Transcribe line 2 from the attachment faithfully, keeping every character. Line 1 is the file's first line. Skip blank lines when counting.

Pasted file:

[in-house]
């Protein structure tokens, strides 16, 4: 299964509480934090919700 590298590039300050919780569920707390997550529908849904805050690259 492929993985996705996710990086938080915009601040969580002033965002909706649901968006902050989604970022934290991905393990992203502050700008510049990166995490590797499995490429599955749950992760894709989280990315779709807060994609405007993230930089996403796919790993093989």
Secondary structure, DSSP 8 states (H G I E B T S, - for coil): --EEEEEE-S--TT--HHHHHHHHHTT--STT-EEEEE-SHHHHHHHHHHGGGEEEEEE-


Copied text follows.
């Protein structure tokens, strides 16, 4: 299964509480934090919700 590298590039300050919780569920707390997550529908849904805050690259 492929993985996705996710990086938080915009601040969580002033965002909706649901968006902050989604970022934290991905393990992203502050700008510049990166995490590797499995490429599955749950992760894709989280990315779709807060994609405007993230930089996403796919790993093989």